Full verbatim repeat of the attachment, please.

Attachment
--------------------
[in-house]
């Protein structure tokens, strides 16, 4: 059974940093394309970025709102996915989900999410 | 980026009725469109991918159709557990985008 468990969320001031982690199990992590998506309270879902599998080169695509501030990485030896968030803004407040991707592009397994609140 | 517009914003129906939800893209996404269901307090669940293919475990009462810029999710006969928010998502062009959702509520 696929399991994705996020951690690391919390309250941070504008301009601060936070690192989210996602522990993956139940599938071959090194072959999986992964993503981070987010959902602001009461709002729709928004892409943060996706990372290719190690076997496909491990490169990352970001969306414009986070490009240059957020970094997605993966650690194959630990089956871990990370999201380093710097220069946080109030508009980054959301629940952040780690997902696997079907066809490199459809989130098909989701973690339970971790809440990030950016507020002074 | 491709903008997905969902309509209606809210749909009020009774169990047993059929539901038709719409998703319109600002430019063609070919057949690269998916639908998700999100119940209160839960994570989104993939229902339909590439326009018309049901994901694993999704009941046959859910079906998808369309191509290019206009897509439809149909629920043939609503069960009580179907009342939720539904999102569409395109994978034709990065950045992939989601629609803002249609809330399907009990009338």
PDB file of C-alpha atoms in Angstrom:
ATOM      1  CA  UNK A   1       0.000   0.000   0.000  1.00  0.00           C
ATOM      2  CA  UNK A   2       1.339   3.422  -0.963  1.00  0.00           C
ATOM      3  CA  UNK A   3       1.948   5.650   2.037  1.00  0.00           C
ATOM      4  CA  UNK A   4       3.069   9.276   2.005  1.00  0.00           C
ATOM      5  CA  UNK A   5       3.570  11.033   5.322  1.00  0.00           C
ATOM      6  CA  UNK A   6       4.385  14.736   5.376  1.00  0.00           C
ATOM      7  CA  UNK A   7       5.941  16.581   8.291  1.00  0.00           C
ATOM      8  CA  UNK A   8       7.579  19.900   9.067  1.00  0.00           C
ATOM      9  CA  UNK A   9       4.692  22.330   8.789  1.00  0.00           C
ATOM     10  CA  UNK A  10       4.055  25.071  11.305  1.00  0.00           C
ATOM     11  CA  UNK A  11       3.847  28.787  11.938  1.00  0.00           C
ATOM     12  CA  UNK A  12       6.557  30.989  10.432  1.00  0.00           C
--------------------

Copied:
[in-house]
């Protein structure tokens, strides 16, 4: 059974940093394309970025709102996915989900999410 | 980026009725469109991918159709557990985008 468990969320001031982690199990992590998506309270879902599998080169695509501030990485030896968030803004407040991707592009397994609140 | 517009914003129906939800893209996404269901307090669940293919475990009462810029999710006969928010998502062009959702509520 696929399991994705996020951690690391919390309250941070504008301009601060936070690192989210996602522990993956139940599938071959090194072959999986992964993503981070987010959902602001009461709002729709928004892409943060996706990372290719190690076997496909491990490169990352970001969306414009986070490009240059957020970094997605993966650690194959630990089956871990990370999201380093710097220069946080109030508009980054959301629940952040780690997902696997079907066809490199459809989130098909989701973690339970971790809440990030950016507020002074 | 491709903008997905969902309509209606809210749909009020009774169990047993059929539901038709719409998703319109600002430019063609070919057949690269998916639908998700999100119940209160839960994570989104993939229902339909590439326009018309049901994901694993999704009941046959859910079906998808369309191509290019206009897509439809149909629920043939609503069960009580179907009342939720539904999102569409395109994978034709990065950045992939989601629609803002249609809330399907009990009338």
PDB file of C-alpha atoms in Angstrom:
ATOM      1  CA  UNK A   1       0.000   0.000   0.000  1.00  0.00           C
ATOM      2  CA  UNK A   2       1.339   3.422  -0.963  1.00  0.00           C
ATOM      3  CA  UNK A   3       1.948   5.650   2.037  1.00  0.00           C
ATOM      4  CA  UNK A   4       3.069   9.276   2.005  1.00  0.00           C
ATOM      5  CA  UNK A   5       3.570  11.033   5.322  1.00  0.00           C
ATOM      6  CA  UNK A   6       4.385  14.736   5.376  1.00  0.00           C
ATOM      7  CA  UNK A   7       5.941  16.581   8.291  1.00  0.00           C
ATOM      8  CA  UNK A   8       7.579  19.900   9.067  1.00  0.00           C
ATOM      9  CA  UNK A   9       4.692  22.330   8.789  1.00  0.00           C
ATOM     10  CA  UNK A  10       4.055  25.071  11.305  1.00  0.00           C
ATOM     11  CA  UNK A  11       3.847  28.787  11.938  1.00  0.00           C
ATOM     12  CA  UNK A  12       6.557  30.989  10.432  1.00  0.00           C